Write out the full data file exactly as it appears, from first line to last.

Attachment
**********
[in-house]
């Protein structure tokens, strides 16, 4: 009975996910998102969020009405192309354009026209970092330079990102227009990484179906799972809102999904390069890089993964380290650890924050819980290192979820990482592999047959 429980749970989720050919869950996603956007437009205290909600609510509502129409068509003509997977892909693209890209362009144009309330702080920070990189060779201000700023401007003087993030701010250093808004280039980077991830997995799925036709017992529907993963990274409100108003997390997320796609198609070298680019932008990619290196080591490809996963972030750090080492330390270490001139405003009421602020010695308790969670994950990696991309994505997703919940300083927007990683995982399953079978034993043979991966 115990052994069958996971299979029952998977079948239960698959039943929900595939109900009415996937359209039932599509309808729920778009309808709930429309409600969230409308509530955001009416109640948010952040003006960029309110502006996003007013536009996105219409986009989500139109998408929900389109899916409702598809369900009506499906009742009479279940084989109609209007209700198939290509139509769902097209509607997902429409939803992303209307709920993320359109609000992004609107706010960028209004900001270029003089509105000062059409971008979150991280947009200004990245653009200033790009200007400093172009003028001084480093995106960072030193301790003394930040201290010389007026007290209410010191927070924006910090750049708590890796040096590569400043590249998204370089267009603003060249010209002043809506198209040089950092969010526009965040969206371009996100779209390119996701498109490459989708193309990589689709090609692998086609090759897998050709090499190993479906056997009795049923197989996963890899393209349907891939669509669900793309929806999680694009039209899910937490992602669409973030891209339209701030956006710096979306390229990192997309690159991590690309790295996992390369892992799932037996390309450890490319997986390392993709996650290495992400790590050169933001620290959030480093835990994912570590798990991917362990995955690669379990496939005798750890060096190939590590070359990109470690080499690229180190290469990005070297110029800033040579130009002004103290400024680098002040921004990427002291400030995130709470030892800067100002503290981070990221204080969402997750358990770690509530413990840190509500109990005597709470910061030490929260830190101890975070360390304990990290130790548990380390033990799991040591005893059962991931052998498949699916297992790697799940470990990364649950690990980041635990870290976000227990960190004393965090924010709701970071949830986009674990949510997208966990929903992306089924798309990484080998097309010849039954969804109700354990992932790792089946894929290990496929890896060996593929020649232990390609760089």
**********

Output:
[in-house]
């Protein structure tokens, strides 16, 4: 009975996910998102969020009405192309354009026209970092330079990102227009990484179906799972809102999904390069890089993964380290650890924050819980290192979820990482592999047959 429980749970989720050919869950996603956007437009205290909600609510509502129409068509003509997977892909693209890209362009144009309330702080920070990189060779201000700023401007003087993030701010250093808004280039980077991830997995799925036709017992529907993963990274409100108003997390997320796609198609070298680019932008990619290196080591490809996963972030750090080492330390270490001139405003009421602020010695308790969670994950990696991309994505997703919940300083927007990683995982399953079978034993043979991966 115990052994069958996971299979029952998977079948239960698959039943929900595939109900009415996937359209039932599509309808729920778009309808709930429309409600969230409308509530955001009416109640948010952040003006960029309110502006996003007013536009996105219409986009989500139109998408929900389109899916409702598809369900009506499906009742009479279940084989109609209007209700198939290509139509769902097209509607997902429409939803992303209307709920993320359109609000992004609107706010960028209004900001270029003089509105000062059409971008979150991280947009200004990245653009200033790009200007400093172009003028001084480093995106960072030193301790003394930040201290010389007026007290209410010191927070924006910090750049708590890796040096590569400043590249998204370089267009603003060249010209002043809506198209040089950092969010526009965040969206371009996100779209390119996701498109490459989708193309990589689709090609692998086609090759897998050709090499190993479906056997009795049923197989996963890899393209349907891939669509669900793309929806999680694009039209899910937490992602669409973030891209339209701030956006710096979306390229990192997309690159991590690309790295996992390369892992799932037996390309450890490319997986390392993709996650290495992400790590050169933001620290959030480093835990994912570590798990991917362990995955690669379990496939005798750890060096190939590590070359990109470690080499690229180190290469990005070297110029800033040579130009002004103290400024680098002040921004990427002291400030995130709470030892800067100002503290981070990221204080969402997750358990770690509530413990840190509500109990005597709470910061030490929260830190101890975070360390304990990290130790548990380390033990799991040591005893059962991931052998498949699916297992790697799940470990990364649950690990980041635990870290976000227990960190004393965090924010709701970071949830986009674990949510997208966990929903992306089924798309990484080998097309010849039954969804109700354990992932790792089946894929290990496929890896060996593929020649232990390609760089």